Scrolling Headlines:

Report: UMass football’s Todd Stafford arrested Saturday morning in Stamford, Connecticut -

Monday, July 20, 2015

UMass names Molly O’Mara newly-created associate director of athletics for communications and PR -

Monday, July 20, 2015

Baker approves state budget, UMass to receive $5.25 million less than legislature’s proposed figure -

Friday, July 17, 2015

UMass bathroom policy to provide comfort, safety for transgender and non-gender conforming students -

Thursday, July 16, 2015

Long-time UMass professor Normand Berlin, 83, dies -

Wednesday, July 15, 2015

UMass professor and poet James Tate dies at 71 -

Thursday, July 9, 2015

State legislators propose budget, UMass could receive almost $532 million -

Wednesday, July 8, 2015

Cause of death determined for UMass student Chloe Malast -

Monday, July 6, 2015

Nick Mariano, Zach Oliveri transferring from UMass men’s lacrosse program -

Wednesday, July 1, 2015

Four months after banning Iranian students from certain graduate programs, UMass announces new measures to ensure compliance with U.S. law -

Wednesday, July 1, 2015

Justin King sentenced to eight to 12 years in prison -

Monday, June 29, 2015

Two future UMass hockey players selected in 2015 NHL Draft -

Saturday, June 27, 2015

Supreme Court ruling clears way for same-sex marriage nationwide -

Friday, June 26, 2015

Former UMass center Cady Lalanne taken 55th overall by Spurs in 2015 NBA Draft -

Friday, June 26, 2015

Second of four men found guilty on three counts of aggravated rape in 2012 UMass gang rape case -

Wednesday, June 24, 2015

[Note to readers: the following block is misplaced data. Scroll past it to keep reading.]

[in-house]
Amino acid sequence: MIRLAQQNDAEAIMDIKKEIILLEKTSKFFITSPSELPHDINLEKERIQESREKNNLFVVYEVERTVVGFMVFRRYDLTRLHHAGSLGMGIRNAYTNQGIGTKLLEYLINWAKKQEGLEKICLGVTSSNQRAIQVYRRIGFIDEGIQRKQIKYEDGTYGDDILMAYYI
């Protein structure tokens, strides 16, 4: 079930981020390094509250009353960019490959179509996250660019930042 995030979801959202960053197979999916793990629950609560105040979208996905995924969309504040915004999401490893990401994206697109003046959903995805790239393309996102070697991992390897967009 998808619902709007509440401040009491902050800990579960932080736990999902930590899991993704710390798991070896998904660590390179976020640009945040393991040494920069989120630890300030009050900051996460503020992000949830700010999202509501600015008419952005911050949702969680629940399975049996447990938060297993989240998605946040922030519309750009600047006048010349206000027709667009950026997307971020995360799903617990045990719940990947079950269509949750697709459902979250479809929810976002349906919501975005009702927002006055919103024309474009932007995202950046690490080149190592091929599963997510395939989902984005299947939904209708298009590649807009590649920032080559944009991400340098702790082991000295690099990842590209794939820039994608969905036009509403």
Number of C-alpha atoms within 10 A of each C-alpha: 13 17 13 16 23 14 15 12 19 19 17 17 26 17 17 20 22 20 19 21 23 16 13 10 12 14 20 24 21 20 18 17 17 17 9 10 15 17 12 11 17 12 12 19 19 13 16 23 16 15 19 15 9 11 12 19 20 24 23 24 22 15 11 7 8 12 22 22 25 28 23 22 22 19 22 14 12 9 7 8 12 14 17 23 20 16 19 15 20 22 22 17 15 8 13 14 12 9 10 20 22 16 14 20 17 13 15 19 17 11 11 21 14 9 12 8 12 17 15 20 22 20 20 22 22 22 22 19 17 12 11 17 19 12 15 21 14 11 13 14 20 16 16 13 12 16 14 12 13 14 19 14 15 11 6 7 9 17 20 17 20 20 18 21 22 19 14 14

Boston bomber speaks out for first time: ‘I am sorry for the lives I have taken’ -

Wednesday, June 24, 2015

King claims sex with woman was consensual during alleged 2012 gang rape -

Tuesday, June 23, 2015

Wrongful death suit filed in death of UMass student -

Thursday, June 18, 2015

Ryan Bamford uses online Q&A session to discuss UMass football conference search, renovation plans, cost of attendance -

Wednesday, June 17, 2015

Opening statements delivered, first witnesses called in second trial for alleged 2012 gang rape at UMass -

Wednesday, June 17, 2015

How to maximize your party with the right drink-song combination

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Certain music calls for certain drinks. Knowing what to mix to certain songs to fit the mood of the night is an art form in itself. While there are some websites, such as Drinkify.org, designed to create the perfect cocktail for any music selection. These websites often offer suggestions that are too classy or too expensive for the “college student budget” and fail to generate a flawlessly trashy beverage for the likes of modern musical marvels like Ke$ha. College isn’t about the expensive liquors and perfectly bar-tended cocktails, but about originality and experimentation with your drink choices.

The following list of songs is arbitrary, to say the least, but should cover a wide range of emotions, party themes and social (or antisocial) occasions. So crank up the speakers to the max, set your iPod to one track repeat and enjoy these harmonious drink pairings.